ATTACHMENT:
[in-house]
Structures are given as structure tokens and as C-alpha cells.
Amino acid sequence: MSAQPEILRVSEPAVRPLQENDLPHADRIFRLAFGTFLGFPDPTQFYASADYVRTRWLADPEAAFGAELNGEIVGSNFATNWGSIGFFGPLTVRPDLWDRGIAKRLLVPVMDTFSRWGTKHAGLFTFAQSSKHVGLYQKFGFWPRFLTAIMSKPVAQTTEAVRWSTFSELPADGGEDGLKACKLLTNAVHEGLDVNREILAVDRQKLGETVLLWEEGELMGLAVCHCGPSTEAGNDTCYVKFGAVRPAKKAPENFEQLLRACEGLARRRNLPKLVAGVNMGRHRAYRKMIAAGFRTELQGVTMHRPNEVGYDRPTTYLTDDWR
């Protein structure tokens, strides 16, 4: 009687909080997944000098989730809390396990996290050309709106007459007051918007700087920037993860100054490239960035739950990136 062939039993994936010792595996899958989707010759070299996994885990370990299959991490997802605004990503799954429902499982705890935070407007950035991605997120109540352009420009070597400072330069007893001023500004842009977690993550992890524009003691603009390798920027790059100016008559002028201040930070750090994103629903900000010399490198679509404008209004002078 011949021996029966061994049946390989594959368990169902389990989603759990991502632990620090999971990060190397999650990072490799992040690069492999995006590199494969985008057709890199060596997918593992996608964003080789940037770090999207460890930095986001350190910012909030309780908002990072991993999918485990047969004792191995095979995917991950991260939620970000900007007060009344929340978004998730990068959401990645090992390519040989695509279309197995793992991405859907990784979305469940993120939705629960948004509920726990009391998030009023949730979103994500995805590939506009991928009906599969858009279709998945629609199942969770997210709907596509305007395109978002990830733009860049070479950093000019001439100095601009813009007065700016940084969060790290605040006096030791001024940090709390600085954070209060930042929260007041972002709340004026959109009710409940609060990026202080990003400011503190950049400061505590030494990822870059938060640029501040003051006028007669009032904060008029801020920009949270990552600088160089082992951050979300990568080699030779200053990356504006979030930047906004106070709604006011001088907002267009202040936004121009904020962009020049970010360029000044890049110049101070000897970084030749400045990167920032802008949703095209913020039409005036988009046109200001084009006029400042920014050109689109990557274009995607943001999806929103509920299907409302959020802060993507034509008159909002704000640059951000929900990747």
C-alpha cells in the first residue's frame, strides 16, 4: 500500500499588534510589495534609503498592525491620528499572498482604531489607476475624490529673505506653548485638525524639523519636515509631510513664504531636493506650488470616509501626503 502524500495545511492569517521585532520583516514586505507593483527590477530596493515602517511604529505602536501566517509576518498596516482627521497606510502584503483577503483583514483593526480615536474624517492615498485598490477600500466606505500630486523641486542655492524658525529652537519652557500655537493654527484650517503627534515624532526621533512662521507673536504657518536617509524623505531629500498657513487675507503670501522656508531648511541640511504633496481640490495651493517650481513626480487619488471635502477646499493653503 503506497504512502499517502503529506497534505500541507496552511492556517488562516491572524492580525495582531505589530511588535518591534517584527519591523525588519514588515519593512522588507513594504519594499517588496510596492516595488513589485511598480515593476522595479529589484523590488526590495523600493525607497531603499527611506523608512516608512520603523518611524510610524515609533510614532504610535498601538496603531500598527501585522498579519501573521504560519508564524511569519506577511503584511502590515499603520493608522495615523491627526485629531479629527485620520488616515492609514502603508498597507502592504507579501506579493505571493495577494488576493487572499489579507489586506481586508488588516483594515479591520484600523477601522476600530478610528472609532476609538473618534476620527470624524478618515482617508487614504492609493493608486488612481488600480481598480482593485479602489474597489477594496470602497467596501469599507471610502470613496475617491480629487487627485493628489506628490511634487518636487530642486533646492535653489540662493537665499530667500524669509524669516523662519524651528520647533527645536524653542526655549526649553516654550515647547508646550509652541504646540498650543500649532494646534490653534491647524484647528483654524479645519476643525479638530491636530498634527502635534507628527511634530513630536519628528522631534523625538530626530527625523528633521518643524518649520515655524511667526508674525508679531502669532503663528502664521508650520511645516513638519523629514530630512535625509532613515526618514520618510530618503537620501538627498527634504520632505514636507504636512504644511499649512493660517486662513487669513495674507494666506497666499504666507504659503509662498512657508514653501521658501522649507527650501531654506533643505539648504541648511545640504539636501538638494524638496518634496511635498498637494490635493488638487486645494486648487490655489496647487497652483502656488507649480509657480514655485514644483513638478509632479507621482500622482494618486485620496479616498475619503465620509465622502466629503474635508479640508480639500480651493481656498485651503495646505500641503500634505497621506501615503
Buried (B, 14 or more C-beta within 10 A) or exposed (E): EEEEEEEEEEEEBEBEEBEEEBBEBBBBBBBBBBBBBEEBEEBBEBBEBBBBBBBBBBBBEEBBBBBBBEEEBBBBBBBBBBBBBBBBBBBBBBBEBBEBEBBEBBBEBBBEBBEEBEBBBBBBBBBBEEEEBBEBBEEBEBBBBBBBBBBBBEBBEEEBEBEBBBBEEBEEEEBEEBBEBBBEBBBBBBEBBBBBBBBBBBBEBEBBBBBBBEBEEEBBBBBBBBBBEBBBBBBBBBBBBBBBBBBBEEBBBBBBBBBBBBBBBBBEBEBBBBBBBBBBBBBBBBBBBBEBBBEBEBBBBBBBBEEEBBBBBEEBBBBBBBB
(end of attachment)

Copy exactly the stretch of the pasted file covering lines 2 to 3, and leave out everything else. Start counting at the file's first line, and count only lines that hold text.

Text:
Structures are given as structure tokens and as C-alpha cells.
Amino acid sequence: MSAQPEILRVSEPAVRPLQENDLPHADRIFRLAFGTFLGFPDPTQFYASADYVRTRWLADPEAAFGAELNGEIVGSNFATNWGSIGFFGPLTVRPDLWDRGIAKRLLVPVMDTFSRWGTKHAGLFTFAQSSKHVGLYQKFGFWPRFLTAIMSKPVAQTTEAVRWSTFSELPADGGEDGLKACKLLTNAVHEGLDVNREILAVDRQKLGETVLLWEEGELMGLAVCHCGPSTEAGNDTCYVKFGAVRPAKKAPENFEQLLRACEGLARRRNLPKLVAGVNMGRHRAYRKMIAAGFRTELQGVTMHRPNEVGYDRPTTYLTDDWR